Because the waterways where we do our flounder fishing are so widely separated, with the Manasquan River to the north and Myers Hole to the south, it’s best we discuss each of the following favorites individually.
If you’re berthed on Barnegat Bay, you’ll have to traverse the Bay Head Canal to reach the Manasquan River. The canal has a treacherous current and can get mighty rough and bouncy at times, so move through it cautiously, but always use enough throttle to maintain steerage.
The broad expanse of the Manasquan River has many fine flounder spots. Among my favorites is the deep water in front of the Crystal Point Marina, which is adjacent to the state Route 70 bridge, the channel edge just northeast of the canal’s mouth, and the flats between the channel and Clark’s Landing. Don’t forget the deep water along the channel edge on the north side of the river, between the railroad bridge and the inlet.
What you’re going to encounter at each of these spots is swift currents, as there are several feet difference between high and low water. This is where timing is important, as flounder tend not to feed when the current is strong, and even if you chum, it’s often a waste of time, as your chum is quickly washed from the chum pot. However, as the tide begins to slacken, usually an hour before and after slack water, the flounder will move out of the mud to actively search for food. Recognize th
at slack water occurs near the inlet earlier than way back at the SR 70 bridge, so you can often plan a strategy that allows you move from spot to spot, capitalizing on the optimum time of minimal current and maximum flatfish activity.
Rule 1 is to avoid the crowds. Often, there’ll be a party boat or two anchored along the channel edges and in other spots we’ll be discussing, and some boaters are absolutely shameless in that they anchor within a rod’s length of the packets. Give them some room, as there are plenty of other spots to fish.
Anchor in an area where you can anticipate your chum being carried by the current along the channel edges or even onto the flats that are of moderate depth. I like to use two anchors, one at the bow and one at the stern, as with a single anchor you’re just swinging too much. By double anchoring, you’re staying in one spot, with no movement, and your chum pot can be positioned directly beneath the boat where it will attract the flatfish directly to your waiting baits.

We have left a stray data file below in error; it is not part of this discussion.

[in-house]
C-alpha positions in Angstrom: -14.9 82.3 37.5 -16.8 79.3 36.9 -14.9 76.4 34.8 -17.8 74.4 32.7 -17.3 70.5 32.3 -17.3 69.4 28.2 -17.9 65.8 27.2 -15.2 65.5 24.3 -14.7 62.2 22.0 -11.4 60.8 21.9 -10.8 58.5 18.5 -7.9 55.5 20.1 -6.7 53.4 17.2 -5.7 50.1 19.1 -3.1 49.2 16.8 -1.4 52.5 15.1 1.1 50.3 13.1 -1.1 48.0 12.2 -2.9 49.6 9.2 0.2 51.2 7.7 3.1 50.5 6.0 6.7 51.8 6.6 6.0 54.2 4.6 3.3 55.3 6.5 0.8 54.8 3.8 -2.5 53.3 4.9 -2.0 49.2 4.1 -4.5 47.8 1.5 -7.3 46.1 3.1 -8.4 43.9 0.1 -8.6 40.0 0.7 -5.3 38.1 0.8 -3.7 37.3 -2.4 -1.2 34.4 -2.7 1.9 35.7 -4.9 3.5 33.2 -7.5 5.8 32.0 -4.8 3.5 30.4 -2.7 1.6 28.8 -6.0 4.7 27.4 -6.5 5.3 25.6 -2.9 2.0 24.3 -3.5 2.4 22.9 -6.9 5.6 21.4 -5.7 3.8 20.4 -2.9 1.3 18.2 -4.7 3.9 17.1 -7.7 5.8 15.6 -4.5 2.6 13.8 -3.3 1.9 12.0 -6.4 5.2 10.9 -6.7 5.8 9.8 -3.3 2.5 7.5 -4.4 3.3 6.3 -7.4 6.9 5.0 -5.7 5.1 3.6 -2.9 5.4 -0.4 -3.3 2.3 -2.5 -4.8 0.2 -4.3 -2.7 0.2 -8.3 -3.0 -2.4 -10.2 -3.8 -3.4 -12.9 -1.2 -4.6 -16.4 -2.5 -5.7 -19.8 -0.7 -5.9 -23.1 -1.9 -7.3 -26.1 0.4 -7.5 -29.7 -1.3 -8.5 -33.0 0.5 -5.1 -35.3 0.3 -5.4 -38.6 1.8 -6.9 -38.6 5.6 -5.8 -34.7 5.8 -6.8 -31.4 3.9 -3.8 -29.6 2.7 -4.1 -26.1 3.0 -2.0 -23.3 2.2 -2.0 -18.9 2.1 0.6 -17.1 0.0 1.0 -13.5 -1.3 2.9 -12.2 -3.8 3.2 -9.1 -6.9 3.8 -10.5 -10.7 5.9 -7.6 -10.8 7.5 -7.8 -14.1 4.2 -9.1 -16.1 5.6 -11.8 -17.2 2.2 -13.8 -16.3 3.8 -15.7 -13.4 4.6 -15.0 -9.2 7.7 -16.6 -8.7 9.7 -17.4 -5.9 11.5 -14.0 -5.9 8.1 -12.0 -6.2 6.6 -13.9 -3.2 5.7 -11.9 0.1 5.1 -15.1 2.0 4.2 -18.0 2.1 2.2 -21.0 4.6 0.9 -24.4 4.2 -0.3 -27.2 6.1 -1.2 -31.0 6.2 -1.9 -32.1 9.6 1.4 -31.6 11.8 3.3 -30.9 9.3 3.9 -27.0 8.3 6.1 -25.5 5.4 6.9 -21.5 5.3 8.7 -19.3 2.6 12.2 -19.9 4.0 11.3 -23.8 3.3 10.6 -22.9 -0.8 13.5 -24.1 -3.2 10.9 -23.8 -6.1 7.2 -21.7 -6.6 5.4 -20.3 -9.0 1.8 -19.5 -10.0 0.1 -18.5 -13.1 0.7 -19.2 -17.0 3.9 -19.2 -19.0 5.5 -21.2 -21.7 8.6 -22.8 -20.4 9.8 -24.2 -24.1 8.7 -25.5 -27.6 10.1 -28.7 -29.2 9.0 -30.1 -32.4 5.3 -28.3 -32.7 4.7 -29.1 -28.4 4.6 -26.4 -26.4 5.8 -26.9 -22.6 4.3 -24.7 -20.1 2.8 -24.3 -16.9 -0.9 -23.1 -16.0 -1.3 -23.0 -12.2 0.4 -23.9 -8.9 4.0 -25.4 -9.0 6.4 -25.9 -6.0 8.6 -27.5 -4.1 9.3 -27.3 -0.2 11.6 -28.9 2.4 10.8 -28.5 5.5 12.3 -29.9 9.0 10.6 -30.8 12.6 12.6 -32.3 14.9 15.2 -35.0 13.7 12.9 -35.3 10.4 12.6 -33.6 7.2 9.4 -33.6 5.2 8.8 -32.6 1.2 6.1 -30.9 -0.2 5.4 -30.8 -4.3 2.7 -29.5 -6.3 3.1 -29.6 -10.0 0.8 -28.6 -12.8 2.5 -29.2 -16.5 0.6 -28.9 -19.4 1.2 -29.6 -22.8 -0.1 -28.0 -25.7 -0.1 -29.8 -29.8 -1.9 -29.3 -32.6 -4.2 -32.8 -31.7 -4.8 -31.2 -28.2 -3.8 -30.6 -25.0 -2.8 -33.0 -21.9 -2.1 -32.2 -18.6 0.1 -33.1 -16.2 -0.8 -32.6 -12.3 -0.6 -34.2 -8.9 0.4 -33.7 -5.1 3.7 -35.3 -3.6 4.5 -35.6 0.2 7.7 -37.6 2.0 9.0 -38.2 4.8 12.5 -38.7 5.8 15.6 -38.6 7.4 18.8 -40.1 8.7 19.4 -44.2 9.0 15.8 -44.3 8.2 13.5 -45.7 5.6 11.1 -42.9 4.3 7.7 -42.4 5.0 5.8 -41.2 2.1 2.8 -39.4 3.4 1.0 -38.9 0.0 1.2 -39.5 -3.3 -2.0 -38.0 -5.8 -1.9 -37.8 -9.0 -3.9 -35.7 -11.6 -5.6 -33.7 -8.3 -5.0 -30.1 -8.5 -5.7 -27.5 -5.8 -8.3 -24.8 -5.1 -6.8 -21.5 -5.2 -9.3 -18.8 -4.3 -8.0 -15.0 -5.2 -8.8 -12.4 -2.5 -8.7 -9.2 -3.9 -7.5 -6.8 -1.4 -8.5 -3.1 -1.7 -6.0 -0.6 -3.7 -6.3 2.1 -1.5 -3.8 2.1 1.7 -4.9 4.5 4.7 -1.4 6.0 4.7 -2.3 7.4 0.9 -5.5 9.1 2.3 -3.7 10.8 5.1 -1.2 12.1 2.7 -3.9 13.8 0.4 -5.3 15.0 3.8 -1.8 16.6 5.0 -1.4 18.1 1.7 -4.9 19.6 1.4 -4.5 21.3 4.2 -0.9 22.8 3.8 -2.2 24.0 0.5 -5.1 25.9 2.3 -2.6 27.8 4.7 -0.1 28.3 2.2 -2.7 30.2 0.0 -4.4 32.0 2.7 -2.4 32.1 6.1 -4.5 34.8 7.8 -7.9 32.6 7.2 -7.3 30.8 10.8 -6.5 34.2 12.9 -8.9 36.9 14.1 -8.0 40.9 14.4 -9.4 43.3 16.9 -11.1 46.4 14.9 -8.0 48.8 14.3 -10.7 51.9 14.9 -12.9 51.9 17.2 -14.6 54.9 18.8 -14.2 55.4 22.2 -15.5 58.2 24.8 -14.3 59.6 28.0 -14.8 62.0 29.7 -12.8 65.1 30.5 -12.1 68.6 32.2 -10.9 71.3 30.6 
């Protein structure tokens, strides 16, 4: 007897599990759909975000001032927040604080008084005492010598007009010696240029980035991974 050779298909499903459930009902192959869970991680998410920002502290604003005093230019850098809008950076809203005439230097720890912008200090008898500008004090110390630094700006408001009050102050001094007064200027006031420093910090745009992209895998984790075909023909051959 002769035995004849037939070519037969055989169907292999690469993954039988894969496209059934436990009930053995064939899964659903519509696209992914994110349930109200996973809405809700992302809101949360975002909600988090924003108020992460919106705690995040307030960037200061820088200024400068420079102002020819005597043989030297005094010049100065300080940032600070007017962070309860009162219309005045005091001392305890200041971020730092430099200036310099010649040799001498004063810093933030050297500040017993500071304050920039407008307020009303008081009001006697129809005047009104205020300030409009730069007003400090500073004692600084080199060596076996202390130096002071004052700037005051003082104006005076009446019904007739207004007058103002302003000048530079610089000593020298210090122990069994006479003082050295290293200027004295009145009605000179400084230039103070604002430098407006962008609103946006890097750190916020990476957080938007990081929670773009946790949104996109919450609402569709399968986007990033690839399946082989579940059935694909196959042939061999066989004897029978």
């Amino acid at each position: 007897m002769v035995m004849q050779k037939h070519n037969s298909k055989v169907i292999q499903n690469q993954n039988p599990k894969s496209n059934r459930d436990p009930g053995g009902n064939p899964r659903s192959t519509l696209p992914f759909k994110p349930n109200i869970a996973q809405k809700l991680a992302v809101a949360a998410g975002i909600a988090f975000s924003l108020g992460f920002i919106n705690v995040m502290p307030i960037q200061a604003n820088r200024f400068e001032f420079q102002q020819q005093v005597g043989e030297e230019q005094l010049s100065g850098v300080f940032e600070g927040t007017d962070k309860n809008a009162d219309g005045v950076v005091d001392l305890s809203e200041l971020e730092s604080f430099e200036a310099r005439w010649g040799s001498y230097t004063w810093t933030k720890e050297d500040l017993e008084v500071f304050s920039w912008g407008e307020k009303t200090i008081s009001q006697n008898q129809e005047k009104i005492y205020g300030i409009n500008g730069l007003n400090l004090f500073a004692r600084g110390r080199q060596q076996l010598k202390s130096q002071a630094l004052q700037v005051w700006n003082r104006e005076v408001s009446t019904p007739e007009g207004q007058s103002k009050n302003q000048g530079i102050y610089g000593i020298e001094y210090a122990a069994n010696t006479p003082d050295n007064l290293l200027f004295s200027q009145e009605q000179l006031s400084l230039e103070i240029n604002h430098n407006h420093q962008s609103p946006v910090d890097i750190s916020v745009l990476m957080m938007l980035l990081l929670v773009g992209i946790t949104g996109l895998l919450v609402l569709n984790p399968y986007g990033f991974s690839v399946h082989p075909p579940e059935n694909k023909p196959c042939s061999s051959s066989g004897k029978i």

Dave Arbeitman of the Reel Seat Tackle Shop, located right on the river, monitors fishing activity daily and he welcomes calls from anglers. He’s a devotee of light tackle, small hooks and small baits, all of which will enhance your score.
The Metedeconk River is located at the north end of Barnegat Bay and is a much deeper river than the Manasquan, though it has less current flow, and less of a difference between high and low tides. The river’s soft, muddy bottom is favored by winter flounder. The Metedeconk receives substantially less fishing pressure than the Manasquan River or the popular Mantoloking Bridge area to the south.
One area to try is the 5- to 6-foot depth just west of Herring Island and the channel that leads toward Mantoloking Bridge. Here there’s nominal current and a broad expanse of very shallow flats west of Herring Island. This very shallow water warms quickly.
If this spot has a few boats, consider dropping anchor a little to the north, where a nice deep channel leads into Beaverdam Creek. Just avoid other boats so you can set up a chum line. By anchoring in either of these spots on an incoming tide, the current will carry your chum either up the river proper, or up the creek, drawing winter flounder to your baits.
Also worth noting is most of the winter flounder in the northern part of Barnegat Bay traverse the Bay Head Canal and then the Manasquan River to reach the ocean. This very swift water often produces fine action for anglers fishing from the bulkhead, but it’s strictly a slack-water proposition, where you get about a one-hour shot and it’s over. Choose either slack high or slack low, which usually occurs a couple of hours after the high and low tide times on the tide charts.
Between the Metedeconk River and the popular Mantoloking Bridge area are a couple of spots that I always give a try, especially on weekends where boat traffic gets heavy around the bridge. The channel between the Mantoloking shoreline and Herring Island is great as the tidal flow begins to slow, as is the hole located off Dale’s Point.
A prime location in the Mantoloking Bridge area is south of the bridge, adjacent to the channel, where deep water prevails. You’ve got more current here than throughout most of Barnegat Bay, as the narrowest part is where the bridge joins the mainland to the barrier island. When the area is crowded, I move south a little and to the west, where Swan Point extends to the east.